By Patrick Campbell
Released Friday March 21st 2014 - Sony Music
Since 2012's sophomore effort Fall To Grace, Paloma Faith has been in the spotlight around the world. The global success of the lead single Picking Up The Pieces launched her career into the mainstream. Since then she has been busy working on the follow up to the album that hit number 1 in the UK, and finally it's here.
Described as a more mature, soulful sound, Faith has returned to the music scene with a vengeance and a new musical style that sets her apart from all the other British pop divas that are conquering the music industry. Opening with the lead single - in typical Paloma Faith fashion - the Pharrell Williams producedCan't Rely On You failed to make a mark in the charts anywhere but it definitely showed the world what we could expect from the new album. A sassy, soul epic, this song brings the right energy to open the album, fast paced and emotionally driven. This is instantly followed by the disco track Mouth To Mouth, which sounds like something out of a 70s club. While they lyrics are questionably tacky, it's catchy and is definitely not a bad song.
The album really starts with the track Only Love Can Hurt Like This, amongst the fast paced, glamorous disco tracks, the few deep, ballads such as this one and The Bigger You Love (The Harder You Fall) really stand out and are the highlights of the album. These are where you can hear the maturity of Faith's voice uninterrupted by dramatic strings and synth lines. These are the songs where she proves her skill as a vocalist, without so much reliance on the backing track.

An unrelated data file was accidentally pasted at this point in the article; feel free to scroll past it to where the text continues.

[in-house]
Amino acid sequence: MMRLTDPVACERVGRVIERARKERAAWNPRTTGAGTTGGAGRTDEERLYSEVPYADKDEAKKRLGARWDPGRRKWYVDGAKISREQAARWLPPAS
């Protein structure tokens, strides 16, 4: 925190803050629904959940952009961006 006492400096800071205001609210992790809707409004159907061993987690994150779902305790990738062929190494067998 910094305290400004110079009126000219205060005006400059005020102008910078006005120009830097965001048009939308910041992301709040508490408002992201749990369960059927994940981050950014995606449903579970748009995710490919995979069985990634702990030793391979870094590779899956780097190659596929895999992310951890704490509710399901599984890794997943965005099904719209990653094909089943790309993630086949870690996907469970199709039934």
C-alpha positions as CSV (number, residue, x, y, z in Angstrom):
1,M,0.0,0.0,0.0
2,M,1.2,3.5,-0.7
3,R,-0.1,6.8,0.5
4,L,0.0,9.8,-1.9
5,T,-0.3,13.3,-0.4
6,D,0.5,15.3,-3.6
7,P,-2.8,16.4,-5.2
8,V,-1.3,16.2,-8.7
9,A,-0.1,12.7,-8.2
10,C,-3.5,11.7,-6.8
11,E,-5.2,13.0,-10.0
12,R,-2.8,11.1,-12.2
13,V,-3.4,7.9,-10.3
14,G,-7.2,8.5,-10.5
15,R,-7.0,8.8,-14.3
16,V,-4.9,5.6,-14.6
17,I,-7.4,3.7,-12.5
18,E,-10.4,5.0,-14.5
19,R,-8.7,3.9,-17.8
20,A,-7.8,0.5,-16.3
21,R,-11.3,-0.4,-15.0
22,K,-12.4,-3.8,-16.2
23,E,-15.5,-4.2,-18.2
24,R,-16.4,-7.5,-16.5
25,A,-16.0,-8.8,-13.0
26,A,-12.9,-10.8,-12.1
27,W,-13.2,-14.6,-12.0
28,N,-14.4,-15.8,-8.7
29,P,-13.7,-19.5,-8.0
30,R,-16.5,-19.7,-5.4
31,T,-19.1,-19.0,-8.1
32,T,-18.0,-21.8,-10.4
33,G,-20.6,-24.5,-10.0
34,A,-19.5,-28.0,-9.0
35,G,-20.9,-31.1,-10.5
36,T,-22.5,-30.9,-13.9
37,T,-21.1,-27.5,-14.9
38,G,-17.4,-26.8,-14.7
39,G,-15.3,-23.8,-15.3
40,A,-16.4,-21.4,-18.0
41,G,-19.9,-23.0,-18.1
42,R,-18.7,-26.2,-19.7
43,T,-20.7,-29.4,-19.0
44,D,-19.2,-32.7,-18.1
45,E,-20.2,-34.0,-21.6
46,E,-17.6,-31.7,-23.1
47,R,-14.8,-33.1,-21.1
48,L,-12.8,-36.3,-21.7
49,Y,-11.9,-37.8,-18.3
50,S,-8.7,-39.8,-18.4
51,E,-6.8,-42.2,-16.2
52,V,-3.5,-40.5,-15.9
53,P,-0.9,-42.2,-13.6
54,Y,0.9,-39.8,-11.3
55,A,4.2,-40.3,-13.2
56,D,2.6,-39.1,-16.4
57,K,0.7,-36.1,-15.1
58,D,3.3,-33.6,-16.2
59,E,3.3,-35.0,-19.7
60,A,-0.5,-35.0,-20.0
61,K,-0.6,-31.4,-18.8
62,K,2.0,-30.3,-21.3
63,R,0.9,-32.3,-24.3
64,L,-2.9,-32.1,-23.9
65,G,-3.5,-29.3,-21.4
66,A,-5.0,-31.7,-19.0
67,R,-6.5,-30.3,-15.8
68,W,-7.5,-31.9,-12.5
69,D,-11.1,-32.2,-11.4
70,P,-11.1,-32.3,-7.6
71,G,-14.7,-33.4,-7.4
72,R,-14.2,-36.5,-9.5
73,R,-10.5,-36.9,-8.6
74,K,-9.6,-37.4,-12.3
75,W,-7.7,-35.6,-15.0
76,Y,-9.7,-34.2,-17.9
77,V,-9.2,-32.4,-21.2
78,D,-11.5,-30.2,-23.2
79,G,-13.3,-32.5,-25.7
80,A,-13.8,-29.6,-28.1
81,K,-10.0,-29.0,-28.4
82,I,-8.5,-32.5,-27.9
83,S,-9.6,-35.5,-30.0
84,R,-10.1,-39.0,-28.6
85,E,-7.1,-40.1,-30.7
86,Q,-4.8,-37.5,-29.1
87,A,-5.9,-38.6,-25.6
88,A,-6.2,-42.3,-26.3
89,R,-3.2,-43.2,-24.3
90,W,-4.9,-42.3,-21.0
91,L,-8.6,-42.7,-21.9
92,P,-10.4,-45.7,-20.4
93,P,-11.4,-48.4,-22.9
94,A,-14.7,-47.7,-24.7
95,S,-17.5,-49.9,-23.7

This album is different to Faith's first two efforts, no longer is she creating a body of work that is just singles surrounded by weak filler tracks. Finally Faith has created a body of work where each song has a place of its own and deserves to be on the album. Each song brings something different to the album, all throwing back to the last century, exploring different styles of music that have come and gone throughout the last fifty years.
The one issue I have with this album is its ending. The final track: It's The Not Knowing finishes awkwardly and abruptly and it left me feeling uneasy. I wanted more, but I wanted more of that song because it just didn't feel finished. Apart from that small issue, Paloma Faith has finally created an album that fully displays her talent and ability as an artist. It may not be my favourite album I've heard so far this year, but it is great, and it definitely has a timeless style that ensures we will still be hearing tracks from it in the future.
3.5 / 5